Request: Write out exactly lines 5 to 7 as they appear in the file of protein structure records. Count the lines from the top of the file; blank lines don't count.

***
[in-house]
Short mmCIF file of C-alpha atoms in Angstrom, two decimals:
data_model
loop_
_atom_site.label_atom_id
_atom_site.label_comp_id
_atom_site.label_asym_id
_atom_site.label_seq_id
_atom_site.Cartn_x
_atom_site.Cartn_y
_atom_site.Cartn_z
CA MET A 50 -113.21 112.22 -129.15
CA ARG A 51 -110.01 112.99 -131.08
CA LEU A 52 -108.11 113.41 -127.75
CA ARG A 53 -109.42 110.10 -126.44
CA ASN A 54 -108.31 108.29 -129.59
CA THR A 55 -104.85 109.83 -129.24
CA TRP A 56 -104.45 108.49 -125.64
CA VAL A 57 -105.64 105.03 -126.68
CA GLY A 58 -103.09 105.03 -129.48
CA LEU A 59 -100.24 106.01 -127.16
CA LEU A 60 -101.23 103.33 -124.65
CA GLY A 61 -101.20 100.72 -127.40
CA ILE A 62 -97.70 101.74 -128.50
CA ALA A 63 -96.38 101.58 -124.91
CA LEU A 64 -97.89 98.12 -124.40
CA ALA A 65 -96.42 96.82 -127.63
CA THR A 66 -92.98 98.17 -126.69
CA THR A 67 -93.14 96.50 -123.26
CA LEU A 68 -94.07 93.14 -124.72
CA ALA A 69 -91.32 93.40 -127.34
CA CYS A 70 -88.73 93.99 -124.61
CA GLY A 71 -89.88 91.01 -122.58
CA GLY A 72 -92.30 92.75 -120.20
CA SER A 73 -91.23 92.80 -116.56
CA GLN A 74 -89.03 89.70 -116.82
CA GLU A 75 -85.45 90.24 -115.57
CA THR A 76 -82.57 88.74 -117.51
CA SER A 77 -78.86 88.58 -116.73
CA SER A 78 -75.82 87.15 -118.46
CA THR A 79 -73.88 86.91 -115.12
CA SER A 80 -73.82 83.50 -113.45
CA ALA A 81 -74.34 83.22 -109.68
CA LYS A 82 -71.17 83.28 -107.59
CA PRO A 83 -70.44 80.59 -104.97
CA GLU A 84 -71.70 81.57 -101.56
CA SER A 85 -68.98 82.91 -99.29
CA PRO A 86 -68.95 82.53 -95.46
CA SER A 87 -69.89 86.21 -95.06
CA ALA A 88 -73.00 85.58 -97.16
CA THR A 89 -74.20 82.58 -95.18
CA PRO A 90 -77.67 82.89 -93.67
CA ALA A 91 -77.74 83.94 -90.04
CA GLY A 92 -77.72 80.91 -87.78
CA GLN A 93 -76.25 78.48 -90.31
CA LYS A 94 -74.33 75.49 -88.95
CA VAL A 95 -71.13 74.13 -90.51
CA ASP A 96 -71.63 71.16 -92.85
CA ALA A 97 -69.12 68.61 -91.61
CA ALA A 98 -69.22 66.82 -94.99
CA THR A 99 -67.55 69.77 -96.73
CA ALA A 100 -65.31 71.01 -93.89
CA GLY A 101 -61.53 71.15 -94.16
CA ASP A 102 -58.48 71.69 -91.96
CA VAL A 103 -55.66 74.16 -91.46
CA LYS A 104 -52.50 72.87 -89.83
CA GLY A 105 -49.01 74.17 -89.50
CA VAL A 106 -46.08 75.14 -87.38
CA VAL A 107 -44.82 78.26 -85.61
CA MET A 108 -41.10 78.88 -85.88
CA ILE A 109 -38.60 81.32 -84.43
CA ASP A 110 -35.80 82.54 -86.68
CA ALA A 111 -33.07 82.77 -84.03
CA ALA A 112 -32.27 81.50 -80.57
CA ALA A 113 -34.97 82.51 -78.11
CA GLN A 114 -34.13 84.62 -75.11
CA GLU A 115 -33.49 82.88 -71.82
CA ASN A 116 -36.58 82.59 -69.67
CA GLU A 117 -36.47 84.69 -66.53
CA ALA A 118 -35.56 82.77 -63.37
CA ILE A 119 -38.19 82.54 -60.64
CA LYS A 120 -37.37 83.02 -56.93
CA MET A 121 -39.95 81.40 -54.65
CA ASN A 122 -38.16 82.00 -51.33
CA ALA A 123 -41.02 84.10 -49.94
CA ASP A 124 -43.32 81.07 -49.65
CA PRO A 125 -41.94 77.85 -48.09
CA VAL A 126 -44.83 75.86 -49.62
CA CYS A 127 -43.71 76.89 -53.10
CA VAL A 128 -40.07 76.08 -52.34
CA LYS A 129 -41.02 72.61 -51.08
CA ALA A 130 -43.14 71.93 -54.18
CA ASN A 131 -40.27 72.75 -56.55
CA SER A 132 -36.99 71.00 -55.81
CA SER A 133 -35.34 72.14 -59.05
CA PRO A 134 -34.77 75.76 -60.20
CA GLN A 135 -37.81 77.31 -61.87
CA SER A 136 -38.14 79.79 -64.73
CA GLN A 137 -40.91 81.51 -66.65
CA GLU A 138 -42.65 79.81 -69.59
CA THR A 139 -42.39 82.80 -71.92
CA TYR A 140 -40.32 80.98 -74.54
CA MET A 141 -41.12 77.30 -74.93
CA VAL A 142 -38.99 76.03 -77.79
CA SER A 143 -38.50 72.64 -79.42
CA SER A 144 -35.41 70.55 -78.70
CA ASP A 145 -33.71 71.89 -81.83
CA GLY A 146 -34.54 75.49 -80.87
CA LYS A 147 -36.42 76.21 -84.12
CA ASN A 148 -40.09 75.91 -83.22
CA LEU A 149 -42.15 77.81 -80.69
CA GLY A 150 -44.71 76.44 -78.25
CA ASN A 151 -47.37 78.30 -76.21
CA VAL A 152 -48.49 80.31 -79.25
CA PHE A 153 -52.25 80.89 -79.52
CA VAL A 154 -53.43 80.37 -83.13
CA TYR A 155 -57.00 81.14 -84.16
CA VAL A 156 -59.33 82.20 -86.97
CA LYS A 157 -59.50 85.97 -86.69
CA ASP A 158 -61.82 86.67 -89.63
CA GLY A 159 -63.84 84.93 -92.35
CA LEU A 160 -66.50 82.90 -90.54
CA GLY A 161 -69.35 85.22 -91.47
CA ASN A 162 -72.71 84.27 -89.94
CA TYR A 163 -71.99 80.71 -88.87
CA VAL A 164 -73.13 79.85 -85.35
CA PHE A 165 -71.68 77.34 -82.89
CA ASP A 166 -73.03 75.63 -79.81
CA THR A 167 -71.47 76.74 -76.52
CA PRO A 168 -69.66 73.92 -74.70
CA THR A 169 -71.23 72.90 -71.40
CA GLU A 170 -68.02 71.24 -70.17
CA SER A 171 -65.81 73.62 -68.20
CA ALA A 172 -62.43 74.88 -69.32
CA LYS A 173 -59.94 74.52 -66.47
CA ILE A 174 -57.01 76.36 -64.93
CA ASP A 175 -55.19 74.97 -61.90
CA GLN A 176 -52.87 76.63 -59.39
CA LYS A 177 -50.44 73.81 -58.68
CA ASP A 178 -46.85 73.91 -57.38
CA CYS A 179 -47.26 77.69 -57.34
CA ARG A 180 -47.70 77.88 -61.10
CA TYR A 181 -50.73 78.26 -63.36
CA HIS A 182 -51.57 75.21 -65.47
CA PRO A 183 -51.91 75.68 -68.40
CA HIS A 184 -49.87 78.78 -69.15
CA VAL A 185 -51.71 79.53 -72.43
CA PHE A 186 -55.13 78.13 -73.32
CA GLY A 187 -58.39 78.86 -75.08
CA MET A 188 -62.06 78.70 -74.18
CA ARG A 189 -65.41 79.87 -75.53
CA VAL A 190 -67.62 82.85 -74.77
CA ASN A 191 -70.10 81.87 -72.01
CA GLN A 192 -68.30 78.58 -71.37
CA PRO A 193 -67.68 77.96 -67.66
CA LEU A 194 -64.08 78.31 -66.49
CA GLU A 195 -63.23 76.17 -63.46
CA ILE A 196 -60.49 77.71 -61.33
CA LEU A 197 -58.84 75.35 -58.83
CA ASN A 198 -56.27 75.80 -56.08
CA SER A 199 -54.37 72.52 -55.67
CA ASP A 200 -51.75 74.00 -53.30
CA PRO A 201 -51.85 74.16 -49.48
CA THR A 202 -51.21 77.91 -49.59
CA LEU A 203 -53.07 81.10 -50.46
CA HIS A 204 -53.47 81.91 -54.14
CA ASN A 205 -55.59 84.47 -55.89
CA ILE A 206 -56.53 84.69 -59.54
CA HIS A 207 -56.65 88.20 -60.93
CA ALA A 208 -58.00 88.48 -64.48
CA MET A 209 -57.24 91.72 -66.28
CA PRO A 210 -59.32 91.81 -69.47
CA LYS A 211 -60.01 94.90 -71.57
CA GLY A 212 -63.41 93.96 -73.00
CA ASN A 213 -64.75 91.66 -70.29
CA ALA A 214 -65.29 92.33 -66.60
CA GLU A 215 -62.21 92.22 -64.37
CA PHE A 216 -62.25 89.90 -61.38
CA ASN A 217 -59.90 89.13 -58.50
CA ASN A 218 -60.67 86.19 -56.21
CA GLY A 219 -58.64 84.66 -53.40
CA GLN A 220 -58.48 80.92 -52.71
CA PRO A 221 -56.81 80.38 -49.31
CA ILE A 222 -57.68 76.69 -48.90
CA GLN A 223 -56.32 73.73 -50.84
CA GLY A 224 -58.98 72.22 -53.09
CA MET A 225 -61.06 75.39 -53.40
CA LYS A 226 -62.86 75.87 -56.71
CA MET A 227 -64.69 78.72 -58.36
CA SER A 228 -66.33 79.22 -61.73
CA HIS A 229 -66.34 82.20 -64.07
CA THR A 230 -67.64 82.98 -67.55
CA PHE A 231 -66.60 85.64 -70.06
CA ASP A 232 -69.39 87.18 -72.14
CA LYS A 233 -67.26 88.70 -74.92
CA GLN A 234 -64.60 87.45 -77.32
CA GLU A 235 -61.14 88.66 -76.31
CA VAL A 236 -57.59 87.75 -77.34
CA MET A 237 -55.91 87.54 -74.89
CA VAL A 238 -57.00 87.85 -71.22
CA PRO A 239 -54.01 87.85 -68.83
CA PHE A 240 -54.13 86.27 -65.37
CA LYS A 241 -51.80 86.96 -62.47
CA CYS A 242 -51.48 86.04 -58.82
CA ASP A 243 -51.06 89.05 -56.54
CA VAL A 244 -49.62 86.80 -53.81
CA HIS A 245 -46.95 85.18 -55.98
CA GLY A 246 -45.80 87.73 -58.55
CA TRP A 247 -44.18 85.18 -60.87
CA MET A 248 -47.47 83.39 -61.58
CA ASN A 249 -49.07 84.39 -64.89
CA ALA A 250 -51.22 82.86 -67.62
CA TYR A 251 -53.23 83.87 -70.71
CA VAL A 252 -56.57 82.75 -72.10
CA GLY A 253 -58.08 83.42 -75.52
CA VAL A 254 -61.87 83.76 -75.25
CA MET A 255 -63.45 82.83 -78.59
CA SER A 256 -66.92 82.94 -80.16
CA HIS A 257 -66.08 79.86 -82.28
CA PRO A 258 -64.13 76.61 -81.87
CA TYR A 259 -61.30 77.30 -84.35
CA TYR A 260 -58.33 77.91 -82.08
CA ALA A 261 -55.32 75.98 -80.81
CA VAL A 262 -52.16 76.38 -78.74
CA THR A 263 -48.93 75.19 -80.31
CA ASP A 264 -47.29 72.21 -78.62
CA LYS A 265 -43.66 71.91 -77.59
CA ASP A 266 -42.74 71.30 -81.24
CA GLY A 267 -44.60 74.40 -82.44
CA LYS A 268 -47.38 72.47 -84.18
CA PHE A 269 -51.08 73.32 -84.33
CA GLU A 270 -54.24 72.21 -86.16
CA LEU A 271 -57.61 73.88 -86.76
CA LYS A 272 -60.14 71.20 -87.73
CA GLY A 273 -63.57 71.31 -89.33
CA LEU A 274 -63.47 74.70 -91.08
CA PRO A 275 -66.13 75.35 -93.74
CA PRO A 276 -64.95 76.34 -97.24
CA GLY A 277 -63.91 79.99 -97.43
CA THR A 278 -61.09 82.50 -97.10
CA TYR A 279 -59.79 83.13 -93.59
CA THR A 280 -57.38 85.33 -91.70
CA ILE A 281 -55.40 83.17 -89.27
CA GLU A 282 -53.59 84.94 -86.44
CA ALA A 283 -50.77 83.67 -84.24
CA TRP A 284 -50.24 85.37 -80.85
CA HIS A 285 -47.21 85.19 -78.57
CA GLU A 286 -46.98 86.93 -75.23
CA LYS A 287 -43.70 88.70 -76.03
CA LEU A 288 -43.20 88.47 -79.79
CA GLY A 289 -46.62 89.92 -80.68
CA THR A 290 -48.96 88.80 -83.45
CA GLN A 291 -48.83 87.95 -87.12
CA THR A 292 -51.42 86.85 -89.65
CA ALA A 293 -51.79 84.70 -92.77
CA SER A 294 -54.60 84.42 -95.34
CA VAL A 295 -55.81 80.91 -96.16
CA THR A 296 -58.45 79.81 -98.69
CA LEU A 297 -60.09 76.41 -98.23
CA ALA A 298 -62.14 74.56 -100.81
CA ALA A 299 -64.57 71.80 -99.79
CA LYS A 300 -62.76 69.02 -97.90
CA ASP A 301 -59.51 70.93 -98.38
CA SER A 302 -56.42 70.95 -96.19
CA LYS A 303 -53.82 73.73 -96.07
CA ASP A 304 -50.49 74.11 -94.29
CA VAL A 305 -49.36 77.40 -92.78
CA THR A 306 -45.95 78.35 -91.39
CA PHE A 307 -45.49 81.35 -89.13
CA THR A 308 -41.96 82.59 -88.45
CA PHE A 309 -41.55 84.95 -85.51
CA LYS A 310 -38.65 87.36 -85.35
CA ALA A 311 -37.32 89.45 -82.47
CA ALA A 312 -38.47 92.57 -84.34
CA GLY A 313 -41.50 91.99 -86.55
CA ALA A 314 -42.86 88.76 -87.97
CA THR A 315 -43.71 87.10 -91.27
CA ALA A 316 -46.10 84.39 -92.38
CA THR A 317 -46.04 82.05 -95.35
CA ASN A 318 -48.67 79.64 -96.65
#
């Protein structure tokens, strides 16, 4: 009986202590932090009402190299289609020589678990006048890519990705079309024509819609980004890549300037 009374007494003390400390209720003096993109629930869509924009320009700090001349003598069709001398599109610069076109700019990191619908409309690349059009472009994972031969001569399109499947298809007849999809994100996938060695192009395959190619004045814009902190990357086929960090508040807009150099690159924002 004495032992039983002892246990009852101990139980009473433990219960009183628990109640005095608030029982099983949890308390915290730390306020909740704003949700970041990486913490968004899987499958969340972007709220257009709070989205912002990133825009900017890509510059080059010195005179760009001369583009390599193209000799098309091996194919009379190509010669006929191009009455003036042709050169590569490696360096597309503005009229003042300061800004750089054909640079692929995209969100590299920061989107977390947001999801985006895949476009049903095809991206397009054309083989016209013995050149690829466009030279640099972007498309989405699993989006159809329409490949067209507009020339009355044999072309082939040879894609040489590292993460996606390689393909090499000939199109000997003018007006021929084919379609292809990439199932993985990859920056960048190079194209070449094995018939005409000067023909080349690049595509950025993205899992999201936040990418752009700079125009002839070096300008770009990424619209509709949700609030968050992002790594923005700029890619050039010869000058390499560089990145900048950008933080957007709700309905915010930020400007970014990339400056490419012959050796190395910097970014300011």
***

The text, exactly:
_atom_site.label_atom_id
_atom_site.label_comp_id
_atom_site.label_asym_id